I'm fortunate enough to have a small group of people at my workplace to play games with at lunchtime... Lunchtime gaming has certain requirements that are very different from other types of gaming, so this is a review based primarily on those.
Features of lunchtime gaming
Short Duration - As we only have 45 minutes to play, and our group likes to play 2 or 3 games in that time, games need to play within 15-20 minutes.
Easy to Learn - The first play must take no longer than 45 minutes, ideally should be 30 mintues or less, and it really helps if we can fit in a 2nd play on the same day. In addition, the game must be straightforward enough that non-gamers pick up the mechanisms quite quickly.
Screwage - The nature of gaming with work colleagues in the middle of tough/stressful days means we want to vent, and what better way to do so than to pick on each other, so games with a high "Screw You" factor go down well. This can either be direct play against other players, or more subtle manipulation of the game state.
Variability - In my group, a good lunchtime game sees a lot of play.. therefore a game has to have a very high replay return on learning investment... Games that are very similar every time they get played soon tire.
Fun - Probably the most important aspect of lunchtime gaming is having a bit of fun, to relieve the stress or monotony of the working day. A lunchtime game needs a fun theme... preferably one that's not too childish... and it needs to encourage a bit of excitement and table talk. Ideally people in other rooms should hear that you're having a good time!
How does Double or Nothing Stack Up
While the published play time is 20 minutes, we found that it was more like 10 minutes for our games... when we played, we would easily get in a couple of games and still have time for a couple of other games as well...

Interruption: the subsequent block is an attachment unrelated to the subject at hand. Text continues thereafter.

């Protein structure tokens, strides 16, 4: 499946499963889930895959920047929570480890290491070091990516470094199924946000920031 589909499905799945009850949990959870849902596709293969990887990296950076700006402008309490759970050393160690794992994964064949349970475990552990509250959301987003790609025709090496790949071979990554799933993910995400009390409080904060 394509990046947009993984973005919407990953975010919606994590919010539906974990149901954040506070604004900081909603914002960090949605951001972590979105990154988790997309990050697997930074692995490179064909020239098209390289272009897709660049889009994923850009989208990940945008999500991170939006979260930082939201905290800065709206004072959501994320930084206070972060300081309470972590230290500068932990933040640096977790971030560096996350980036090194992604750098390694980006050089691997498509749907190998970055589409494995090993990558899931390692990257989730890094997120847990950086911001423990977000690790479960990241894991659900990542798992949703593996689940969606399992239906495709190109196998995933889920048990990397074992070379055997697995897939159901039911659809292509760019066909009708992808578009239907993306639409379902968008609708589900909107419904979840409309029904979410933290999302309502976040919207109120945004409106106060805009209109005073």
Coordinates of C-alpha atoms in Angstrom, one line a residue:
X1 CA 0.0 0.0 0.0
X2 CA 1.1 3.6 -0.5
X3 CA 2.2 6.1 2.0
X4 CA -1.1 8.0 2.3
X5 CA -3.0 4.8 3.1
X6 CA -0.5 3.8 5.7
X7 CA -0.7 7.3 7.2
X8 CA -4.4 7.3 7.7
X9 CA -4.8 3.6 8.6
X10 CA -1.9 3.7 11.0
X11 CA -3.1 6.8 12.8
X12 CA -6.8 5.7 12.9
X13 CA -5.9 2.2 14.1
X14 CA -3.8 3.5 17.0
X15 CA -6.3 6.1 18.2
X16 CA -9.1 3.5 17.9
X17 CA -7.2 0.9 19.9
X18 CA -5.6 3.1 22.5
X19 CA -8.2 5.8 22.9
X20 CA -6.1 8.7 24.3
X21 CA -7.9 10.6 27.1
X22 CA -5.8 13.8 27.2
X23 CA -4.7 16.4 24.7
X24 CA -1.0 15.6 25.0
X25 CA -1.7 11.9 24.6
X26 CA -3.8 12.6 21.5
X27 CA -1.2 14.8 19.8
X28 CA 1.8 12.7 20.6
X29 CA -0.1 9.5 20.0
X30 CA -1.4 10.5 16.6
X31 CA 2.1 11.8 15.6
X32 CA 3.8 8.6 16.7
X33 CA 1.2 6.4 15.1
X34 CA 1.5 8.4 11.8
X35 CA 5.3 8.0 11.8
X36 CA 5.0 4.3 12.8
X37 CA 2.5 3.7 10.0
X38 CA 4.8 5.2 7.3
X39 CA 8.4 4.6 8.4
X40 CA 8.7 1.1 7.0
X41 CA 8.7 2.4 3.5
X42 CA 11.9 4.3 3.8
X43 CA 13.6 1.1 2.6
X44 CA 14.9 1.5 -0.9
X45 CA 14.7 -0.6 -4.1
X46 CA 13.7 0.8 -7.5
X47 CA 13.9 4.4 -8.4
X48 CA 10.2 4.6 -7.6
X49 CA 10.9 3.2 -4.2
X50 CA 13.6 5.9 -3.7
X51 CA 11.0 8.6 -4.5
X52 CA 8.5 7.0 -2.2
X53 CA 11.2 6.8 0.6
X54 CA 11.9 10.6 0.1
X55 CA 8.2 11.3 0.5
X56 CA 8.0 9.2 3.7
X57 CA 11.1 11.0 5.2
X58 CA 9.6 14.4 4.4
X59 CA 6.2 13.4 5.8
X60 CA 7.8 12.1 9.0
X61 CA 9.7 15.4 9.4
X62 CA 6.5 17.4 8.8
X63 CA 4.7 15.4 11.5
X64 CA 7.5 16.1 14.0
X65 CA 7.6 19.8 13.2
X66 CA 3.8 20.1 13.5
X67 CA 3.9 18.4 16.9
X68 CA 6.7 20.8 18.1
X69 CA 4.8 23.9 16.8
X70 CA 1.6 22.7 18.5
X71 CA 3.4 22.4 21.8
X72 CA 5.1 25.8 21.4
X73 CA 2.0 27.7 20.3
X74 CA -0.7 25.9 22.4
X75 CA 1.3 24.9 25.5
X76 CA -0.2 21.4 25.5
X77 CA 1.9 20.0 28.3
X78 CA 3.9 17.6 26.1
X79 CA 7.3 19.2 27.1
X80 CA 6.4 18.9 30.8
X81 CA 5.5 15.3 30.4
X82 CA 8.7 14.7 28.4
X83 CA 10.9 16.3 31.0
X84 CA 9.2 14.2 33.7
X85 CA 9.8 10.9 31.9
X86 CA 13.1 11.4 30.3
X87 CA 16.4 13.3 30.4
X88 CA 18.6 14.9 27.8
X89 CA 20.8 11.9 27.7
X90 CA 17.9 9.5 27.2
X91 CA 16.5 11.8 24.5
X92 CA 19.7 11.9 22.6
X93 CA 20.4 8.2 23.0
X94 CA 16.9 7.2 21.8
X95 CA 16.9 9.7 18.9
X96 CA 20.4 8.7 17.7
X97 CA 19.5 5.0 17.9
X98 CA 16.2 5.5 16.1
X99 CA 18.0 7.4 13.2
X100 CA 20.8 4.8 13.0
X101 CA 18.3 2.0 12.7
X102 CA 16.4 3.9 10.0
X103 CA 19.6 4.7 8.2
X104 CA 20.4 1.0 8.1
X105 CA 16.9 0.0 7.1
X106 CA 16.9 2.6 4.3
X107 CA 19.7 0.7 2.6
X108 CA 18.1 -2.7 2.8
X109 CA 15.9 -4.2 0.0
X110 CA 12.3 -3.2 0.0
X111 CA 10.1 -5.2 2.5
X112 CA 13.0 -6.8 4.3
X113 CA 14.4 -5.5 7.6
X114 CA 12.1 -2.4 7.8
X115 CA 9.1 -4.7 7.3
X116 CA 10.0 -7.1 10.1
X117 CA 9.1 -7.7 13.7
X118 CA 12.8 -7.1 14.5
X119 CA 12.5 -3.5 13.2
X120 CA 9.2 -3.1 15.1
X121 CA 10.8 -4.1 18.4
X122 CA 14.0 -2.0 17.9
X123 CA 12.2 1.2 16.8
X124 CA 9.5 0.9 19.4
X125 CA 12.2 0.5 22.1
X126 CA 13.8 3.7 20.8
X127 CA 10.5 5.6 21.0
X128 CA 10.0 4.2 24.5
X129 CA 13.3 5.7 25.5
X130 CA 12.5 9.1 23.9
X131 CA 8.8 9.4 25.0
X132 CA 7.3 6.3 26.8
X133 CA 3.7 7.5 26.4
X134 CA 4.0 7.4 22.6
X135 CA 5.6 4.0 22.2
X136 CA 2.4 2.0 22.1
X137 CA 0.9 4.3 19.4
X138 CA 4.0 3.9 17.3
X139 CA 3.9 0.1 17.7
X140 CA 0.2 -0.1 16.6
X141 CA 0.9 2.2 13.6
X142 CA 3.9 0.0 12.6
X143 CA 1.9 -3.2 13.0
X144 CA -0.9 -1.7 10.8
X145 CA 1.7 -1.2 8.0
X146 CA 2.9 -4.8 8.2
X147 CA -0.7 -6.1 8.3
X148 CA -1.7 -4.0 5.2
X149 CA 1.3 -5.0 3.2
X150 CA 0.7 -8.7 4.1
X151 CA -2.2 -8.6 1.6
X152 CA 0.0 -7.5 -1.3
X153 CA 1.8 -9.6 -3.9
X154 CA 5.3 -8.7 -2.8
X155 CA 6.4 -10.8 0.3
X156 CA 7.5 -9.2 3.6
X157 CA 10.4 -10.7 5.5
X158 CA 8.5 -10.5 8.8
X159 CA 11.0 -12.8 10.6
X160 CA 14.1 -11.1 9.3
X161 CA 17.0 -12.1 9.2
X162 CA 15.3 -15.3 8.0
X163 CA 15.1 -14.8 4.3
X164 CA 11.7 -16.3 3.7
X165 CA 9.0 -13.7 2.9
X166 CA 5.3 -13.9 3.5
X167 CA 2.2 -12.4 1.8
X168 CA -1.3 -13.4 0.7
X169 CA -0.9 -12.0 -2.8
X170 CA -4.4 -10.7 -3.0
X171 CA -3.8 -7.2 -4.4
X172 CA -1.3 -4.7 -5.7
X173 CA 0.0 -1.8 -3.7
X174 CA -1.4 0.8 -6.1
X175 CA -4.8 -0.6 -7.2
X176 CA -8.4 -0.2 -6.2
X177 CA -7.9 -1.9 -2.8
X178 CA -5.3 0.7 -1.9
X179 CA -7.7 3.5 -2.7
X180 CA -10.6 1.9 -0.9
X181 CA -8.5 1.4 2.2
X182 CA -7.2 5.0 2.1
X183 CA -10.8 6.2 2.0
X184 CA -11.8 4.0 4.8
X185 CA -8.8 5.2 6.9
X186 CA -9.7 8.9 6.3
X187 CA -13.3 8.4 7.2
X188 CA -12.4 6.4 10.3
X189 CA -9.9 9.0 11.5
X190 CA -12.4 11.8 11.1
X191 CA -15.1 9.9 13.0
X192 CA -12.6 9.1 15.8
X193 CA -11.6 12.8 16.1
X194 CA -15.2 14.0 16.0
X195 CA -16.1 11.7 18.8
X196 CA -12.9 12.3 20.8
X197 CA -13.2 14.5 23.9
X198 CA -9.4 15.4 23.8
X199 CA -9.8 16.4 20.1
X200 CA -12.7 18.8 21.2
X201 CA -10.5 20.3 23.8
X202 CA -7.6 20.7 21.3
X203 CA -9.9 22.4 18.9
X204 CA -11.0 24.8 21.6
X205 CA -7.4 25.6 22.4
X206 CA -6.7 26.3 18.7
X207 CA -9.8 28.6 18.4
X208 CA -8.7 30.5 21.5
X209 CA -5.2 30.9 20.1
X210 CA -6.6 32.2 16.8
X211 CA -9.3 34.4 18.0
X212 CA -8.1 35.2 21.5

Ease of Learning -
The rules are very straightforward, and the explanation only takes a couple of minutes...
This is pretty much a poster-child for light, push your luck games, so there isn't really any screwage as such. Instead it comes down to who is going to back out first and whether you get screwed by luck.
There's not a lot of variability here... even with the random element of drawing cards, the game played out very similarly each time... and it is so dependant on personality, as you might expect, that certain people always played the same way, and our games would play out in a very similar fashion each time. The scores varied mainly depending on whether the stubborn player(s) won big or not. There are some loosely interesting strategy elements... like using hand cards to kill a potentially high-scoring streak, instead of saving them for when you are going for double.
It's a rather themeless cardgame, but the fun is provided by the push your luck elements, and the tension created by players refusing to back down and let an opponent have a chance at a double score. Flipping those cards can be pretty nervewracking, once everyone else has dropped out. The fun soon wanes however, and the game gets old pretty quickly after a few plays.
The tri-fold board often does not lie flat, and is susceptible to tearing along the fold when attempting to flatten it.. this has been personally witnessed in a couple of copies.
- Ease of Learning
A pretty decent, light, push your luck filler, that was popular the first few times we played it, but then interest waned quite rapidly once our games started getting too similar.
Be on your guard. There are older and fouler things than Orcs in the deep places of the world.
Great review, Andy!
I love the format, and I may "borrow" it for my next review.